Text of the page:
Crying is one of our most complex emotional responses – some people might be said to cry "at the drop of a hat" (whatever that means), while others refuse to cry at anything at all, whether it involves a hat or not. But crying in the workplace is especially complex, not to mention messy, as psychologist Sinéad Brady told Claire Byrne:

"When somebody cries, we automatically want to try and help but workplaces are set up to be quite stoic and we kind of think once the lanyard is around our neck and we clock in, this kind of corporate identity takes over and we're not quite sure what we should do.

"Complicated by the fact that post-Covid we're not really sure if we should hug somebody, touch somebody, or how we should react to emotions at all."

If you’re the person doing the crying, it’s likely your first reaction to your own tears is embarrassment, Claire says and Sinéad agrees:

"Workplaces, for a very long time, were kind of just ultra – and they still are – places where it’s business or it’s personal and the two don’t combine. But in the last 20 years, the boundaries between work and life have collapsed so greatly, that work and life all happen within the same spaces and places."

The workplace can make all emotional states, not just crying, awkward or difficult. This is down to how we traditionally view the workplace:

"We’ve never really been taught how to deal with emotion at work. And I suppose if you think of any emotion, so crying is one emotion, anger is another emotion, laughter is another emotion, and we’re more used and more comfortable dealing with laughter.

"We’re not very comfortable with anger but we accept it a little bit more because we’re kind of taught that workplaces, by necessity, almost have to have an element of risk-taking behaviour, a little bit of anger, a little bit of cut and thrust, a little bit of being impersonal, in order to make them work."

But the reality is, Sinéad says, workplaces don’t have to be like that. They are, after all, places where people gather and wherever we have humans, we’ll have the range of human behaviour, from laughter to anger to crying and we should be dealing with it in a way that aligns with human nature as opposed to the protocols, perceived or otherwise, of corporate structures.

What if you’re in the room when a colleague starts crying? Claire wonders if it’s easier to deal with that person crying because they’ve had some bad news, than if they’re crying because of a work-related issue, like getting a bad performance review. Yes, says Sinéad:

"When somebody has had a performance review situation, or where maybe a boss has been, or a leader has been quite angry and they’ve cried in response to that, you can kind of feel a little bit like, 'Well, how do I handle this? Because I don’t want to get on the wrong side of that person.’ And so on."

The solution, Sinéad suggests, is to extend a hand of kindness. And we should be striving to normalise these feelings because everybody feels them. It feels like there’s an opportunity to make some changes in how we view the workplace:

"The time has come when we can own our emotions a little bit more. And where it’s ok to say, you know, 'I’m really struggling with this performance review. My career, my job is deeply important to me. I know things haven’t been going well for me. I’m upset. Can I come back to you when I feel a little bit more equipped to deal with this?’ And then have the conversation."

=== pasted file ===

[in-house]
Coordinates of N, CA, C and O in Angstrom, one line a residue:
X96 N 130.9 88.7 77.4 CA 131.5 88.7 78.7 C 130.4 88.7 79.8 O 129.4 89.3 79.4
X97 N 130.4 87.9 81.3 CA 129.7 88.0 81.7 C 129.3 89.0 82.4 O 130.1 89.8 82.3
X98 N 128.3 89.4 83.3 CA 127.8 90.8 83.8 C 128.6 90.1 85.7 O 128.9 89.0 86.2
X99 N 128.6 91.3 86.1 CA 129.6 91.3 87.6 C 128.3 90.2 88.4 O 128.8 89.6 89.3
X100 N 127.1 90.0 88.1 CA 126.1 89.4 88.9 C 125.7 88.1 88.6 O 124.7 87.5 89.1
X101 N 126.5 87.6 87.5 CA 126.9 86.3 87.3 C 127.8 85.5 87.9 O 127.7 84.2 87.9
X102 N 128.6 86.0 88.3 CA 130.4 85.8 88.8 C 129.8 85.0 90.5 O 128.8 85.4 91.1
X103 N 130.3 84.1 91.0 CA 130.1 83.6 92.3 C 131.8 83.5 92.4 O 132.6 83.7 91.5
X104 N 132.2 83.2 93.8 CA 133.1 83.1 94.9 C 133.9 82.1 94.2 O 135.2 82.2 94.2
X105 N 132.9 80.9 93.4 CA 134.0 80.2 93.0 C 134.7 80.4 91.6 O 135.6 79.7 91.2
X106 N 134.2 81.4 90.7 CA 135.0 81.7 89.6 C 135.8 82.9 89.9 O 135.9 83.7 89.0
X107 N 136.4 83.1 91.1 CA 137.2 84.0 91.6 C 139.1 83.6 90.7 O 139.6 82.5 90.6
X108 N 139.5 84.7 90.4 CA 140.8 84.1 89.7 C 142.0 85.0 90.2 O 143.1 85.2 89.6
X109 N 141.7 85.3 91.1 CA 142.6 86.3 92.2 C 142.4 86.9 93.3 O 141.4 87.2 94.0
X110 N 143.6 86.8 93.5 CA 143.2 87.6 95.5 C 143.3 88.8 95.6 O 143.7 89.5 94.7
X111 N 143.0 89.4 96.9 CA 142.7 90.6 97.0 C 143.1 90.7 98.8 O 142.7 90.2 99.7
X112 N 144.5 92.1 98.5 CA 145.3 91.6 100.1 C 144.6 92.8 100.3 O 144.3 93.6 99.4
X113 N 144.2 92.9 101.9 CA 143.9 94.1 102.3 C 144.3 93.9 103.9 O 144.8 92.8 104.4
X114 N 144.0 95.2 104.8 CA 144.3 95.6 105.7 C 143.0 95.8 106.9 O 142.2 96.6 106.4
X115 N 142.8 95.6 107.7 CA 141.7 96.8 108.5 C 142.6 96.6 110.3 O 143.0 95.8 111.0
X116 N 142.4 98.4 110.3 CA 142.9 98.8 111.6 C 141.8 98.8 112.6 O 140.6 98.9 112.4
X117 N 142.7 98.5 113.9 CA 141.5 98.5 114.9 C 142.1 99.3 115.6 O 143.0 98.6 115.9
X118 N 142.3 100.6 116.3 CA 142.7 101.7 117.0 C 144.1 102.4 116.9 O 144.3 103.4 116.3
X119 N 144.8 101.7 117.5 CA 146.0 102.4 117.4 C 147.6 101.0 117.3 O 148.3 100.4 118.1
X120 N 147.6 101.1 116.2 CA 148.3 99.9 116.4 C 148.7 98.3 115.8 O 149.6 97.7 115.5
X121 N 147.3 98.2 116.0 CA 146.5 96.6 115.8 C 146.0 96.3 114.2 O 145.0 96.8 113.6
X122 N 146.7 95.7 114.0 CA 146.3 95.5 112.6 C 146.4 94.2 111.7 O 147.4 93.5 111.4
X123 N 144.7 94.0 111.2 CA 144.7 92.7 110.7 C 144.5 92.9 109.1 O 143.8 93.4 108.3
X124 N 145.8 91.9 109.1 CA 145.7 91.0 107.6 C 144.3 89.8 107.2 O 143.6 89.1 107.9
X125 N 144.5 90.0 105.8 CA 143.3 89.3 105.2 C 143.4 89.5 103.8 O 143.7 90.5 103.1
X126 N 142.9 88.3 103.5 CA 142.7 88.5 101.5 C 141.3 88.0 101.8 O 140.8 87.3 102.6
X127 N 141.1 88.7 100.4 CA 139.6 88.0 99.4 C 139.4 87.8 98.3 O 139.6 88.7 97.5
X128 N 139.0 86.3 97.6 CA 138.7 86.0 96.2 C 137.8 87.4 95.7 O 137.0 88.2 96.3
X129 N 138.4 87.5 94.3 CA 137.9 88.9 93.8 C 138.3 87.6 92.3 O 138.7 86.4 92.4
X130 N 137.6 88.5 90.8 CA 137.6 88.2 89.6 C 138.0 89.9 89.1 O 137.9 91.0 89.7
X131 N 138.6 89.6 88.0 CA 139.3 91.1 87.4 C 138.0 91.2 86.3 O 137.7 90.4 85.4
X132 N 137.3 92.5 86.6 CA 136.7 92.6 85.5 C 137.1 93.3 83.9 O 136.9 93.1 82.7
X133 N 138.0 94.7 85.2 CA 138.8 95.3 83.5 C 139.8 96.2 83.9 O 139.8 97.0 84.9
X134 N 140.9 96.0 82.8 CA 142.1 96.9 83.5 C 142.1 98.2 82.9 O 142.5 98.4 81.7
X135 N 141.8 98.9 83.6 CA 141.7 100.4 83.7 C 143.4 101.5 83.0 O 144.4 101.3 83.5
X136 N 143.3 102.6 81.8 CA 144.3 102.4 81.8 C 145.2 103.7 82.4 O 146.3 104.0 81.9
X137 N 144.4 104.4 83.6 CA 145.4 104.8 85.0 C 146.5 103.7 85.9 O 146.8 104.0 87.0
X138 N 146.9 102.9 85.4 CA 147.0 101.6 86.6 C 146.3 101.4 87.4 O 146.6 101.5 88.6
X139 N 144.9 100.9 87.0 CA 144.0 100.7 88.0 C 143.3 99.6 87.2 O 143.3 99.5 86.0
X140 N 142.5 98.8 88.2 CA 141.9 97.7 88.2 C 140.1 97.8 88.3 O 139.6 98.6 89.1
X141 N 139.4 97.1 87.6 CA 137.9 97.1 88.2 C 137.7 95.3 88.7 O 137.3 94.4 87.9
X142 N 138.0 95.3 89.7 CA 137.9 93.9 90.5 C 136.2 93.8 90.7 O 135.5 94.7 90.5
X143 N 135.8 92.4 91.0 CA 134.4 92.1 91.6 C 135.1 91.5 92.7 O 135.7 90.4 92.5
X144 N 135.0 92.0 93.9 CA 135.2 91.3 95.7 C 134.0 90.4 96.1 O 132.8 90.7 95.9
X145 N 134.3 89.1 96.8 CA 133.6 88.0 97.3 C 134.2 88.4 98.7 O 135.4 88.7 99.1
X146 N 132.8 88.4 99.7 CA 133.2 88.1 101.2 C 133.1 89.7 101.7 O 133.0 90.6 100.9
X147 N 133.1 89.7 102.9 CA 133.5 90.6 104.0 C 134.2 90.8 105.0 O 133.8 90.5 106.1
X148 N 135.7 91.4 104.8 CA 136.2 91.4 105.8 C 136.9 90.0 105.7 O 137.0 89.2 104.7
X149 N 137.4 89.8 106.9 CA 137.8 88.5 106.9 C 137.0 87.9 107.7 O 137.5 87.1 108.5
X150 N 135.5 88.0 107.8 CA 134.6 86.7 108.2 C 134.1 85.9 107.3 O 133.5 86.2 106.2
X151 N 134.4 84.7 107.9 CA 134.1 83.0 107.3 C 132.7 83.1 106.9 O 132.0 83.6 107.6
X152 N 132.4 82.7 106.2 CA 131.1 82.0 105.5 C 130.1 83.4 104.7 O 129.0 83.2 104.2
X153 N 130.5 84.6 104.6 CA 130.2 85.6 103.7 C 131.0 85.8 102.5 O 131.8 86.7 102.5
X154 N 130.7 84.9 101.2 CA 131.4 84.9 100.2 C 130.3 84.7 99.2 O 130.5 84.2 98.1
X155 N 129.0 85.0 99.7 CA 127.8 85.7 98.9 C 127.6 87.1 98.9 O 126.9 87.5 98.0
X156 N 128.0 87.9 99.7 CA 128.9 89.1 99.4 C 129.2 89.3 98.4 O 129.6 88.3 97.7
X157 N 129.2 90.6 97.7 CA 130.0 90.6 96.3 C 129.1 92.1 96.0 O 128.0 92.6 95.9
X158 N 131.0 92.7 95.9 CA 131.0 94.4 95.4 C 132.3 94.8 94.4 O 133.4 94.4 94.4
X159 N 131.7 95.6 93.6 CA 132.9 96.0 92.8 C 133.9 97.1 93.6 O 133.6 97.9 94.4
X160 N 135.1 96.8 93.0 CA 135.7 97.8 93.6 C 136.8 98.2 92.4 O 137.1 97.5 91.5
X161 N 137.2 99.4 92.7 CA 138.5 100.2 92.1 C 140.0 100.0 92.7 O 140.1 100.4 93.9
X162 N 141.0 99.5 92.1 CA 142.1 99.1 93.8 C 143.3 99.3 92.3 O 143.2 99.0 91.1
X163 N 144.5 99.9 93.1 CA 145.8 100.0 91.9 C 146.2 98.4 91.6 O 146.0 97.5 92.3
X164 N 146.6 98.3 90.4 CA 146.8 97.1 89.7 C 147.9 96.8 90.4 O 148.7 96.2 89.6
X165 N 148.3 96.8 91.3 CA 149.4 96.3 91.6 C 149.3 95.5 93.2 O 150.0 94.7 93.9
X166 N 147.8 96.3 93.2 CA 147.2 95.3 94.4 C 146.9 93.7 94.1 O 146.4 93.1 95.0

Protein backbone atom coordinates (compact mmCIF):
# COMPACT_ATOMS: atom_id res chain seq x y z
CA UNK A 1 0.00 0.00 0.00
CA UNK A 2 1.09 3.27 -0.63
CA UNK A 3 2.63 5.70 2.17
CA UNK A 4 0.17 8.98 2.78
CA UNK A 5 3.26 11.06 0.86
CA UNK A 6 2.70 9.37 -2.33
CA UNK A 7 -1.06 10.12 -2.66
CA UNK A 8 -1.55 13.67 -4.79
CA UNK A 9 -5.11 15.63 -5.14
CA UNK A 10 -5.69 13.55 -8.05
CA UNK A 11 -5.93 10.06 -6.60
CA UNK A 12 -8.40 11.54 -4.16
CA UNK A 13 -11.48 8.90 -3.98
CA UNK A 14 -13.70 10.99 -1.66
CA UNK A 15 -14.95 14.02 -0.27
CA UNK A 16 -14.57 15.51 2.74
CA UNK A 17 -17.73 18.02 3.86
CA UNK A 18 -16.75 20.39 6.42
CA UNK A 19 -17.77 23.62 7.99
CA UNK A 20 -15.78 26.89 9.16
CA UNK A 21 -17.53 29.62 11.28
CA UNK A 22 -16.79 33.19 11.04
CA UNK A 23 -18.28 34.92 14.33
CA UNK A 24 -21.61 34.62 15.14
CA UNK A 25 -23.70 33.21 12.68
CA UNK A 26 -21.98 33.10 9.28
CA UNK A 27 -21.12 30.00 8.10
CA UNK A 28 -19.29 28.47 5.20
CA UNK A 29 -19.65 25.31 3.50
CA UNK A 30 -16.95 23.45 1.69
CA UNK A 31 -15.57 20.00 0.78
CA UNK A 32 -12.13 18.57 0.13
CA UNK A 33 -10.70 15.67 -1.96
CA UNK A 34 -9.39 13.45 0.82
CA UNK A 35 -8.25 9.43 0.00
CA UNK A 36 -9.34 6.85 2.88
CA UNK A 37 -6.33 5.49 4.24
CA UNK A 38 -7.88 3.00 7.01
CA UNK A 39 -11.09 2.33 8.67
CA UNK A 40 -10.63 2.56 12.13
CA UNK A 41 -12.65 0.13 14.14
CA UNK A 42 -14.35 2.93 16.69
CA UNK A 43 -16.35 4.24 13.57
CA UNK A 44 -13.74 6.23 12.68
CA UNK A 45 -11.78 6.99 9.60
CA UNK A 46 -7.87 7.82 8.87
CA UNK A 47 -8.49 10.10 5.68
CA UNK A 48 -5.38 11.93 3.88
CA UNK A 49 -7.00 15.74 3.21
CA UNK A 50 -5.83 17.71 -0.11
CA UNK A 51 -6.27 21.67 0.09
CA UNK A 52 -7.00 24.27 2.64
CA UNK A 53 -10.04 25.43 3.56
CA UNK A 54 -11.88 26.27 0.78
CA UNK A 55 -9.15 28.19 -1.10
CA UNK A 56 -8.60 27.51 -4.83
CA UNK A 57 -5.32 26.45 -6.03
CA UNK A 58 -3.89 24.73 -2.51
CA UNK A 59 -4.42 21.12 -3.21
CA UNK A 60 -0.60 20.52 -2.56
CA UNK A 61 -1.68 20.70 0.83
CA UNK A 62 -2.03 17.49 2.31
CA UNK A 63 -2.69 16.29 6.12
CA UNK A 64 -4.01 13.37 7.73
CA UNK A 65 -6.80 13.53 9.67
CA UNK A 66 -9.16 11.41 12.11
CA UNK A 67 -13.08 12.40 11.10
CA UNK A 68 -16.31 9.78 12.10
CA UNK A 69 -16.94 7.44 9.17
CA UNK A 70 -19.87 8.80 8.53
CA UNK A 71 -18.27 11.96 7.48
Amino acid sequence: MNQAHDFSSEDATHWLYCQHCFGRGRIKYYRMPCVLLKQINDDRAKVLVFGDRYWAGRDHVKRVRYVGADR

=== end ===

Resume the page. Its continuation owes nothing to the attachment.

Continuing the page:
But, says Claire, if you’re saying to your boss that you need a minute through a flood of tears, will s/he think you’re weak? It sounds unlikely, but, according to Sinéad, there are over 25 years of research that shows that C-suite leaders – chief executives, chief financial officers, etc – don't see a response like crying to something like a performance review as a sign of weakness:

"They just see that as a reaction in a moment. And it’s when you come back and follow up, they see, ‘Ok, so this person had a response and they’re coming back and they’re managing that.’ So, it’s not seen as a sign of weakness. What it is seen as if you cry overtly – so if every time there’s an interaction, if every time something doesn’t go your way, your response is to cry – that is an issue."

Then there’s the gender elephant in the room:

"Tears can be more associated with women and we know that again from research, but – and that’s a wider picture that we have to look at around how emotions generally are handled in the workplace."

It’s time to look at the bigger picture, Sinéad says, because more women than men crying in the workplace is a sign of a wider malaise in society:

"Well if more women do cry in our workplace, why is that the case? Because men are not, they’re more denied permission to cry, from a very young age. And even if you think – I mean, I’ve got my own kids at home and I see all the time, I’ve got three girls and a boy and people meet my girls and they comment on their appearance and they meet my boy and they talk about how brave he is and how strong he is. So, from the very, very get-go we’re conditioning people, based on their gender, to determine what type of response they should have in certain situations."

The solution when it comes to the office? Our workplaces have to change and the opportunities are there, Sinéad believes:

"The structures and the cultures that our current workplaces are built on are remnants of the 1950s, they’re from an era of Mad Men, they no longer work for anybody. And that’s not just for women, that’s not just for men, that’s for neurodiversity, it’s for the whole suite of diversity and inclusion – they just don’t work.

"And we have this amazing opportunity, we sit on the abyss of an opportunity, to reimagine what work looks like for everybody. And it can have nothing but great opportunity, if we embrace it."

It’s enough to bring a tear to the eye (sorry).

You can hear Claire’s full discussion with Sinéad by listening above.